Perhaps my talented and dedicated grandfather could have done with a little more Rumpole in his attitude


My late paternal grandfather was a lawyer of some considerable repute. He was also a city alderman, served on countless committees, provincial boards, the library board and founded the bookmobile service in British Columbia. Pretty impressive dude. At least I always found him to be so.

However, in his long legal career he suffered one disappointment, but it was, to a degree, his own fault. He was never named Queen’s Counsel. This is, in countries that follow British jurisprudence deemed a great honour in respect to one’s legal services.

I asked him once why he didn’t get the nod. He said it was because he had the wrong politics – as in ‘not those’ of the governing party. Which could only lead me to believe that “taking silk” was kind of a kiss-ass award. And Grampa (see little teeny picture) refused to be a kiss-ass for anyone. Maybe that was foolishly bullheaded, but I respected it then and do now. grampa

His attitude reminded me later of dear Rumpole in the wonderful Rumpole of the Bailey series on TV and it John Mortimer’s infectious books. Crusty old wine-tippling Rumpole wouldn’t suck up to anybody and he showed particular disdain for favour-seeking barristers who ‘took silk’, and treated them as being beneath his contempt.

Rumpole’s creator, Mortimer was, aside from being an infinitely readable and delightful writer, was also a barrister. And it was widely believed that Rumpole was his alter-ego.

But art doesn’t always reflect life. While Rumpole railed with contempt and disdain for the kiss-asses who were QC anointed, Mortimer actually was one (see photo). Well, as I have grown older I can understand his motivation in accepting the ‘honour’. For one thing it can bring some plum contracts to the firm if a goodly number of the advocate ladies and gentleman who toil therein have been so accorded. We do what we have to if it doesn’t ‘really’ compromise professional integrity.mortimer qc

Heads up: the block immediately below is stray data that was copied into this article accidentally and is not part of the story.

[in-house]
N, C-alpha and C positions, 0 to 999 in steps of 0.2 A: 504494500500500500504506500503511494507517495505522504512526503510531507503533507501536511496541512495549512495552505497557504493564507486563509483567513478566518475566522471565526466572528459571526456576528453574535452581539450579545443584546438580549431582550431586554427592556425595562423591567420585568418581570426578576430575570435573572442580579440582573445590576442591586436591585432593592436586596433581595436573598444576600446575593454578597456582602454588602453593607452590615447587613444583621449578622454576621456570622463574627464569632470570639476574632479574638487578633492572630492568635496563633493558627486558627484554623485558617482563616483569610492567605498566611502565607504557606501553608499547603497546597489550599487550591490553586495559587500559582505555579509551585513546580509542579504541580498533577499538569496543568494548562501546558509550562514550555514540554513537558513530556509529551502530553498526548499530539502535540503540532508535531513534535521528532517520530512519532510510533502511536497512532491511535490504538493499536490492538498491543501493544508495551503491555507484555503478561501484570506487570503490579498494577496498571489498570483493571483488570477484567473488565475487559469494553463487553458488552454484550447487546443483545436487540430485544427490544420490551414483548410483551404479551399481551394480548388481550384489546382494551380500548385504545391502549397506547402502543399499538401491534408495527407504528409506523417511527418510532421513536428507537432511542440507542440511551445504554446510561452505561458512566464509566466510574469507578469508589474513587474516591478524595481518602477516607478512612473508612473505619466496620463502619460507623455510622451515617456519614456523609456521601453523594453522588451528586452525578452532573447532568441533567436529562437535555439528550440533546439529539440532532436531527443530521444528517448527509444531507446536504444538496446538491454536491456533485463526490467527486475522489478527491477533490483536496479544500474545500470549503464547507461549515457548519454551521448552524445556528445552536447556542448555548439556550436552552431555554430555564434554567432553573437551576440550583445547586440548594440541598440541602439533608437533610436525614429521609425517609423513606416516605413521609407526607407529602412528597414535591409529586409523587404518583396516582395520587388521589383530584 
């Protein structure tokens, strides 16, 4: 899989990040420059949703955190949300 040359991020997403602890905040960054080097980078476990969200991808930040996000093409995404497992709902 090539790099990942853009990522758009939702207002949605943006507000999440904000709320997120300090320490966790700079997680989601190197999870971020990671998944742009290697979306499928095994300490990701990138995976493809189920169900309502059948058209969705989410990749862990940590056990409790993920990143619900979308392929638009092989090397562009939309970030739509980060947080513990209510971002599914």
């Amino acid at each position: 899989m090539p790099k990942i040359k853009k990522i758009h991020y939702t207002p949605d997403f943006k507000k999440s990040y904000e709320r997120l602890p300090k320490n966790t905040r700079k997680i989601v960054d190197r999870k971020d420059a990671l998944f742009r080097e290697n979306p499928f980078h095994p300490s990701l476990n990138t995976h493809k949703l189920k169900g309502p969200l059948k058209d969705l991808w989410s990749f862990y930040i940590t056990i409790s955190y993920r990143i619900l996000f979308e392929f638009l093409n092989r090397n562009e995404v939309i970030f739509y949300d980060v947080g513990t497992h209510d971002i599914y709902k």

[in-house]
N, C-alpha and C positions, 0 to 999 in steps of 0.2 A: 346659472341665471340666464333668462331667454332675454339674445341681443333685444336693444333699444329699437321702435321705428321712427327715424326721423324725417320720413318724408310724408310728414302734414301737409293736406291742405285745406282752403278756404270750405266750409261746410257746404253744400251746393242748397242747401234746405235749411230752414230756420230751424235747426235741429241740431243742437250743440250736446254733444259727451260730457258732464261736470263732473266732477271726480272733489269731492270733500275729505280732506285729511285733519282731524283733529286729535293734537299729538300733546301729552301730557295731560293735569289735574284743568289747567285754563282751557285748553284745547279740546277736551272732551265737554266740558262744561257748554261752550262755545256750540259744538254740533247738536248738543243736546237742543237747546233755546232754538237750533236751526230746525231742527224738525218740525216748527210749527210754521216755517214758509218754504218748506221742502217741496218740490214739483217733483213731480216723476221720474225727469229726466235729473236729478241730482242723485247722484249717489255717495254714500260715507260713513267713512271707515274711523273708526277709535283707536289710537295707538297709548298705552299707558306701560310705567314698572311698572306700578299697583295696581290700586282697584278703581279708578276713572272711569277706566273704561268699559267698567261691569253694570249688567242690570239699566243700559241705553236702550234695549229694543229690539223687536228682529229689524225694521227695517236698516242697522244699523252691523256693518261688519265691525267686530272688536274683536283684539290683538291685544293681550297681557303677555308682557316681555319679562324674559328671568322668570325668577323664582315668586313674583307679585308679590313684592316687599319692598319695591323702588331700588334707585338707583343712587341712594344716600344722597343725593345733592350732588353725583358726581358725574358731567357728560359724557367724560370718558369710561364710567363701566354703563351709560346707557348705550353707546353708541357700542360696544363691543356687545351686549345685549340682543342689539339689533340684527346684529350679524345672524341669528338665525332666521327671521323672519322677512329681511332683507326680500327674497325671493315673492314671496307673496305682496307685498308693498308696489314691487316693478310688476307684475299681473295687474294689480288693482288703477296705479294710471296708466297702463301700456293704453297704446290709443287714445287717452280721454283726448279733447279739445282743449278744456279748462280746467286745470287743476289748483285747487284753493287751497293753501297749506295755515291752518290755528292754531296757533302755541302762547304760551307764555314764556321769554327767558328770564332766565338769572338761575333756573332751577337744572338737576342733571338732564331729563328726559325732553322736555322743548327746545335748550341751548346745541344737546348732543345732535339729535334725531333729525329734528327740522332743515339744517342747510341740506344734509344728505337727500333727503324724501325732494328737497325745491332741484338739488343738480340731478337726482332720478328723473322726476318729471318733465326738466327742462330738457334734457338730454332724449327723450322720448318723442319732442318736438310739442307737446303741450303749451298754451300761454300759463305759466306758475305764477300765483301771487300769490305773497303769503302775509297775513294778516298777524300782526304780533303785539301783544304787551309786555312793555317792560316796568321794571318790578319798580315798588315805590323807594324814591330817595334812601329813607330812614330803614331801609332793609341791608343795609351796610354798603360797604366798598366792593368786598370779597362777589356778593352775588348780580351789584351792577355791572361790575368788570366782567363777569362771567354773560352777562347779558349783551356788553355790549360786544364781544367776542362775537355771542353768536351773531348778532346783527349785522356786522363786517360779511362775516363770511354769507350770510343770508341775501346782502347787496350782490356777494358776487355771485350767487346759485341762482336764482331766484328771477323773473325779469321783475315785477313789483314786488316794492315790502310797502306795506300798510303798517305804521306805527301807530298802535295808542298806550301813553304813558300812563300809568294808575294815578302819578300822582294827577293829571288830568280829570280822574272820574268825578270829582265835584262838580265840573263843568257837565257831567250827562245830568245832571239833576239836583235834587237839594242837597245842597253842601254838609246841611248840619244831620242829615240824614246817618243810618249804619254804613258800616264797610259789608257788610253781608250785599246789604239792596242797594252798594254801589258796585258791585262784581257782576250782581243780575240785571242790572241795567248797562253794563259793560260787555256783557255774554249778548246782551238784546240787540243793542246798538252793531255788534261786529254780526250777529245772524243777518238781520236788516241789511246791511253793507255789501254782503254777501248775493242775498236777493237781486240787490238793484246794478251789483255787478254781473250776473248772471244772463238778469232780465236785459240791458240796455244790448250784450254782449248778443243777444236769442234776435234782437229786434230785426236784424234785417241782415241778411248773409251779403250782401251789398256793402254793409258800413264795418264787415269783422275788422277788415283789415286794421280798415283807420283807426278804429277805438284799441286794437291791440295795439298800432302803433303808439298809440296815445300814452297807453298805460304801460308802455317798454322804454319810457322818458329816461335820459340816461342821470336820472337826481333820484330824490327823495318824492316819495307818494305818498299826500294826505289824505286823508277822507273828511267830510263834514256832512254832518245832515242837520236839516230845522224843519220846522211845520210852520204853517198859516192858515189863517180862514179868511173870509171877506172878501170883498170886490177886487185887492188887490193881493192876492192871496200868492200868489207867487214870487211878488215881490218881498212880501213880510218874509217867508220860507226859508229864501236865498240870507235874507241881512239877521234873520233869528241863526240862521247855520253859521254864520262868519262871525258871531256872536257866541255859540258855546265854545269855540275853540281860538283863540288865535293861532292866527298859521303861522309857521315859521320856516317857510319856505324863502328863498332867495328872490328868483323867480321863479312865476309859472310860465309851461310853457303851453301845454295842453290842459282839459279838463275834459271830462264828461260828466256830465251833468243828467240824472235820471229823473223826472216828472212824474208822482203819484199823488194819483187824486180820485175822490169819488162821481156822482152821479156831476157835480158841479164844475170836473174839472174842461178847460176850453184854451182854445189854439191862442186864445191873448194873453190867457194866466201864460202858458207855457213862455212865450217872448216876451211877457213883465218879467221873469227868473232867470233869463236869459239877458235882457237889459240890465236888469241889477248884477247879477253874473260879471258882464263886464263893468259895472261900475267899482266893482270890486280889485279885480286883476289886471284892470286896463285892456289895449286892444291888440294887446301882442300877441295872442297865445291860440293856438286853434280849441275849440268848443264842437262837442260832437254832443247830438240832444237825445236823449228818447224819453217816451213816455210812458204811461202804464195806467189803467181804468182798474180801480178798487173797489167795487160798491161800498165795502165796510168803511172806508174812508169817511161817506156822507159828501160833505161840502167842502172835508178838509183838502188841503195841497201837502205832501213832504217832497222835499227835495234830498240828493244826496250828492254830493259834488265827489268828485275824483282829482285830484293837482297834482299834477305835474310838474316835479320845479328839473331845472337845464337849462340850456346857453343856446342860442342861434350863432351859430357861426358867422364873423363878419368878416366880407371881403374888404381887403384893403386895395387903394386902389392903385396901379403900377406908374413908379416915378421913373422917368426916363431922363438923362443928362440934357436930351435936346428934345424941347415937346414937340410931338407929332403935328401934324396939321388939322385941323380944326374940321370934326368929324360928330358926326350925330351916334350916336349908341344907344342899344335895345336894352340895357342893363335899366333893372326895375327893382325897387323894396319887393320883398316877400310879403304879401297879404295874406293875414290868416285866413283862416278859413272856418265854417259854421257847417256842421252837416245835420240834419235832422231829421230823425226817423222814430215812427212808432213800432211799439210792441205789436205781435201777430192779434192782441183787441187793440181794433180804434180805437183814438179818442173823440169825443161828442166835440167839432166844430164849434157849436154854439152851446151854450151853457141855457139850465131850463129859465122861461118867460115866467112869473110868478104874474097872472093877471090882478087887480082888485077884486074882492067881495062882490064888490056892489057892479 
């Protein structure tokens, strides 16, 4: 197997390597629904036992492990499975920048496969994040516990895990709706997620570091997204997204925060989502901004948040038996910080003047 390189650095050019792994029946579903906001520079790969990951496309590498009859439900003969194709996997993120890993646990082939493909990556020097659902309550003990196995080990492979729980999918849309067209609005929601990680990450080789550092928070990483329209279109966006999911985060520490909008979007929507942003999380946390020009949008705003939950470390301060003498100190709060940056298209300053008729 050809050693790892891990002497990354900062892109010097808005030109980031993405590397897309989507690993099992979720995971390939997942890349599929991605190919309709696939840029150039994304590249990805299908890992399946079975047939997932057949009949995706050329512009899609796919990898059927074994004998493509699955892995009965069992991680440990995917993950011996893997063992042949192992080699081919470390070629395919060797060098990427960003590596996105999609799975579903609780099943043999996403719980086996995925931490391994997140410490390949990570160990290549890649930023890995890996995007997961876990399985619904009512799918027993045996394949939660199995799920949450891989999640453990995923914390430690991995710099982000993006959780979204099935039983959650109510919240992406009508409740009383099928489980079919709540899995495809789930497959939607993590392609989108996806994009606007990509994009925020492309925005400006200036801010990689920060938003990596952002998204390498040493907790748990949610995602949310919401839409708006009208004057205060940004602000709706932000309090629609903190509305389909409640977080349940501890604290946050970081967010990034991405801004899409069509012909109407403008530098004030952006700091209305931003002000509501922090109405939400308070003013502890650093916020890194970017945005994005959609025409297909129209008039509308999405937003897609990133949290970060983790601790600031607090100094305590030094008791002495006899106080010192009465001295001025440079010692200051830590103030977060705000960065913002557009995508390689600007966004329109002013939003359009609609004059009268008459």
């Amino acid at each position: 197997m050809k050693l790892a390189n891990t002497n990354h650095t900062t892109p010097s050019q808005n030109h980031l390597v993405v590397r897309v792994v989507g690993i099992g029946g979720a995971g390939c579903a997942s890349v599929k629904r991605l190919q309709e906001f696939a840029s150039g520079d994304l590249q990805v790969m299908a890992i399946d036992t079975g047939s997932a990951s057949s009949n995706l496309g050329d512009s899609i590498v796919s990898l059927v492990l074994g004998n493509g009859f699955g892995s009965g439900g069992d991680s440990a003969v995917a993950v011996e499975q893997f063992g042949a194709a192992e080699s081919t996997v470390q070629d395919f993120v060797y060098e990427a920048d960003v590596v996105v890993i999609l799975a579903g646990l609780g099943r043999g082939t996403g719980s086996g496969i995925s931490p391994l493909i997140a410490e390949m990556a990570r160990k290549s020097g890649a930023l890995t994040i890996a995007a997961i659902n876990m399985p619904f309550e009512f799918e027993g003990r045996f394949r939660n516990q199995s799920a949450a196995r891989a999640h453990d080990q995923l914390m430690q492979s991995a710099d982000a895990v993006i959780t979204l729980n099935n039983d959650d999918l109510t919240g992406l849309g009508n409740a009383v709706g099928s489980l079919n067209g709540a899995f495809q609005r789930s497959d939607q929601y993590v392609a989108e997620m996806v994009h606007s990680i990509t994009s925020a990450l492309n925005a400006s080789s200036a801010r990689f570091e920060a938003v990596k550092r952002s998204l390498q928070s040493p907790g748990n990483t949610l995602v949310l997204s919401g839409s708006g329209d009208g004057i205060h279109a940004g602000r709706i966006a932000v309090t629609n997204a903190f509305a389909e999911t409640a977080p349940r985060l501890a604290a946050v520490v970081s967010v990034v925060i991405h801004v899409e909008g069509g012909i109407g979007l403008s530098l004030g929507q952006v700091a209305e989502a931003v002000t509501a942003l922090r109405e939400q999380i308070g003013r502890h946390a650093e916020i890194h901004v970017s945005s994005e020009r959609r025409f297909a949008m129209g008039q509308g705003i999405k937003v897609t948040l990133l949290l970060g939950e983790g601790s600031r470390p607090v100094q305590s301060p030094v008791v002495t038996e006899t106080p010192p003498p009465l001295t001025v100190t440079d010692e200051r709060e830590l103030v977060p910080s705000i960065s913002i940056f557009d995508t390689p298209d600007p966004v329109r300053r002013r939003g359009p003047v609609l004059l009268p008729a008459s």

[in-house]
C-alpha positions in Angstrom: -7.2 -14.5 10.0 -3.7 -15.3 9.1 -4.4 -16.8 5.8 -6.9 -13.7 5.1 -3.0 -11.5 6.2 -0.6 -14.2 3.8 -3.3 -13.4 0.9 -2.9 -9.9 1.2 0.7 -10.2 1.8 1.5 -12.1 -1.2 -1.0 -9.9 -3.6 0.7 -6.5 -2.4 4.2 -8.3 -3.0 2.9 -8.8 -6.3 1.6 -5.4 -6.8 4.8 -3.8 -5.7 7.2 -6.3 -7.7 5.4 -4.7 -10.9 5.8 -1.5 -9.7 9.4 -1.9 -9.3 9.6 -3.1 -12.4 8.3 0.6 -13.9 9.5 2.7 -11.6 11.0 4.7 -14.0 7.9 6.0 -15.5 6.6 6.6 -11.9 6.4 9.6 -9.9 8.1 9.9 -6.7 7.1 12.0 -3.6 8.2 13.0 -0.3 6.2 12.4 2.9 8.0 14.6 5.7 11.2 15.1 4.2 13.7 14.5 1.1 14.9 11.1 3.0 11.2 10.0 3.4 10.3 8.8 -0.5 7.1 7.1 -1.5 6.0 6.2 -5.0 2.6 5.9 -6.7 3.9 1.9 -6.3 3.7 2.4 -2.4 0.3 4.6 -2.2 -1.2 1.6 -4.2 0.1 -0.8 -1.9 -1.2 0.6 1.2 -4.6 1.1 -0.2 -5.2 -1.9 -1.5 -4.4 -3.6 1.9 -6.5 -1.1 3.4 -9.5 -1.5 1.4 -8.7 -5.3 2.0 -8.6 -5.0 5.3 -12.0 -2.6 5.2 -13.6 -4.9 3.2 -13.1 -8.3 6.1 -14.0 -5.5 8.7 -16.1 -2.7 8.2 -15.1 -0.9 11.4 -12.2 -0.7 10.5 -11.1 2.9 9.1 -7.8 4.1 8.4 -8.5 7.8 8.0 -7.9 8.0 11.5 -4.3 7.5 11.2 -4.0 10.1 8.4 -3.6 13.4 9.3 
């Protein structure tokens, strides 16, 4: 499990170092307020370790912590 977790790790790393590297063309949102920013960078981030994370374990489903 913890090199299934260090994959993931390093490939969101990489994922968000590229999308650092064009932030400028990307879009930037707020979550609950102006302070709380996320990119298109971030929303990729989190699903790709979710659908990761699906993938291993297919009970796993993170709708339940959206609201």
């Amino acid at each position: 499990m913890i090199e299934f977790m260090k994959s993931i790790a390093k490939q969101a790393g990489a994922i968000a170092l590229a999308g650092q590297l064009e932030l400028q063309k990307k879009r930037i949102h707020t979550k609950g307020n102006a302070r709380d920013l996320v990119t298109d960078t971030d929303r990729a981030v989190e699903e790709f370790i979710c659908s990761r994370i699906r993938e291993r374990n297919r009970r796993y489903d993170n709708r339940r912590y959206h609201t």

But at the same time I admire Rumpole’s stance in the matter and it’s too bad my grandfather didn’t acquire a bit more of that attitude that says: Hey, it’s not really that important. And that thought can be applied to many things in life we might feel we were unjustly rejected over. Just say “fuck it!”. You’ll feel better.


8 responses to “Perhaps my talented and dedicated grandfather could have done with a little more Rumpole in his attitude

  1. Mortimer was always something of a kiss arse himself….and the ranks of Q.C.s are swelled by the number of people who are called to the bar and then become members of parliament…at which point they are appointed Q.C. as a courtesy.

  2. I find it delightful that he refused to compromise, but that’s just because I, too, am perverse that way. 🙂

  3. I am often accused of being weak in my convictions because I am often willing to compromise over things. That “fuck it” that you talk about.

    Must I say that I disagree with the “weak” assessment of my character? I just think there are only so many things in this world worth digging in one’s heels. If *everything* is that important…is anything, really?

  4. Do they still wear those ridiculous wigs in Britain? They look like they’re wearing a rug. A really cheap rug.

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